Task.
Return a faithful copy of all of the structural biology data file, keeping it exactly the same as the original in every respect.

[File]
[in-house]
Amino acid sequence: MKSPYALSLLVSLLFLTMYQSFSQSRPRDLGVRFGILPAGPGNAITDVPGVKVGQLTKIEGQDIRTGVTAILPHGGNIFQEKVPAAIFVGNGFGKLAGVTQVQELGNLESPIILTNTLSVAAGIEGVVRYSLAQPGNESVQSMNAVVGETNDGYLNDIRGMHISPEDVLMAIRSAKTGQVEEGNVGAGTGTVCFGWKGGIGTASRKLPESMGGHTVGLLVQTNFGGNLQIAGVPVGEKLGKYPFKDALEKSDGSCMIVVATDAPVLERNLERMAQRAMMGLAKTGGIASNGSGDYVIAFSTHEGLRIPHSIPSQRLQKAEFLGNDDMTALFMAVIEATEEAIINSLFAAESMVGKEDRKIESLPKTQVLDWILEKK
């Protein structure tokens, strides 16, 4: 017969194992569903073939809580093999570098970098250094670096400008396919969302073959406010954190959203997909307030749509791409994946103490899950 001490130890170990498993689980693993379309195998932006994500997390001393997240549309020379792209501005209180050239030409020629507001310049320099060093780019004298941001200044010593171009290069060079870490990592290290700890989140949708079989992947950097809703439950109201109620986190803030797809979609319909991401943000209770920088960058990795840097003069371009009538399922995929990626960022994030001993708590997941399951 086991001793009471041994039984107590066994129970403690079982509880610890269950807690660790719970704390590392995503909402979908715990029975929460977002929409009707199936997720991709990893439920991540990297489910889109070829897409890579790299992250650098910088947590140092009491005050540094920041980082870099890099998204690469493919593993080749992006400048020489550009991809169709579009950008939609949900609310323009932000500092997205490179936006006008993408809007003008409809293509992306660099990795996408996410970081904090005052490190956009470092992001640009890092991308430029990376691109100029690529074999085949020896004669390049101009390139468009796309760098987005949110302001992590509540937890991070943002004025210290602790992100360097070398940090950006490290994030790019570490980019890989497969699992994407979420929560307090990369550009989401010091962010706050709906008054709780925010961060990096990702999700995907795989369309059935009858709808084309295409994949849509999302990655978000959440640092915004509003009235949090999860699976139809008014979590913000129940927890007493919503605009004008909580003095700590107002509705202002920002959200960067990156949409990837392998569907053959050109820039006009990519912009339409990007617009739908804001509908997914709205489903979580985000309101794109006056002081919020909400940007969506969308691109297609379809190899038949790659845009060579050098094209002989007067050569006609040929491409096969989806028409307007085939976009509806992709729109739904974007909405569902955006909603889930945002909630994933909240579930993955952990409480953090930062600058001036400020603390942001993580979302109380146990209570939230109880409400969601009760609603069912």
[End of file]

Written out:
[in-house]
Amino acid sequence: MKSPYALSLLVSLLFLTMYQSFSQSRPRDLGVRFGILPAGPGNAITDVPGVKVGQLTKIEGQDIRTGVTAILPHGGNIFQEKVPAAIFVGNGFGKLAGVTQVQELGNLESPIILTNTLSVAAGIEGVVRYSLAQPGNESVQSMNAVVGETNDGYLNDIRGMHISPEDVLMAIRSAKTGQVEEGNVGAGTGTVCFGWKGGIGTASRKLPESMGGHTVGLLVQTNFGGNLQIAGVPVGEKLGKYPFKDALEKSDGSCMIVVATDAPVLERNLERMAQRAMMGLAKTGGIASNGSGDYVIAFSTHEGLRIPHSIPSQRLQKAEFLGNDDMTALFMAVIEATEEAIINSLFAAESMVGKEDRKIESLPKTQVLDWILEKK
């Protein structure tokens, strides 16, 4: 017969194992569903073939809580093999570098970098250094670096400008396919969302073959406010954190959203997909307030749509791409994946103490899950 001490130890170990498993689980693993379309195998932006994500997390001393997240549309020379792209501005209180050239030409020629507001310049320099060093780019004298941001200044010593171009290069060079870490990592290290700890989140949708079989992947950097809703439950109201109620986190803030797809979609319909991401943000209770920088960058990795840097003069371009009538399922995929990626960022994030001993708590997941399951 086991001793009471041994039984107590066994129970403690079982509880610890269950807690660790719970704390590392995503909402979908715990029975929460977002929409009707199936997720991709990893439920991540990297489910889109070829897409890579790299992250650098910088947590140092009491005050540094920041980082870099890099998204690469493919593993080749992006400048020489550009991809169709579009950008939609949900609310323009932000500092997205490179936006006008993408809007003008409809293509992306660099990795996408996410970081904090005052490190956009470092992001640009890092991308430029990376691109100029690529074999085949020896004669390049101009390139468009796309760098987005949110302001992590509540937890991070943002004025210290602790992100360097070398940090950006490290994030790019570490980019890989497969699992994407979420929560307090990369550009989401010091962010706050709906008054709780925010961060990096990702999700995907795989369309059935009858709808084309295409994949849509999302990655978000959440640092915004509003009235949090999860699976139809008014979590913000129940927890007493919503605009004008909580003095700590107002509705202002920002959200960067990156949409990837392998569907053959050109820039006009990519912009339409990007617009739908804001509908997914709205489903979580985000309101794109006056002081919020909400940007969506969308691109297609379809190899038949790659845009060579050098094209002989007067050569006609040929491409096969989806028409307007085939976009509806992709729109739904974007909405569902955006909603889930945002909630994933909240579930993955952990409480953090930062600058001036400020603390942001993580979302109380146990209570939230109880409400969601009760609603069912």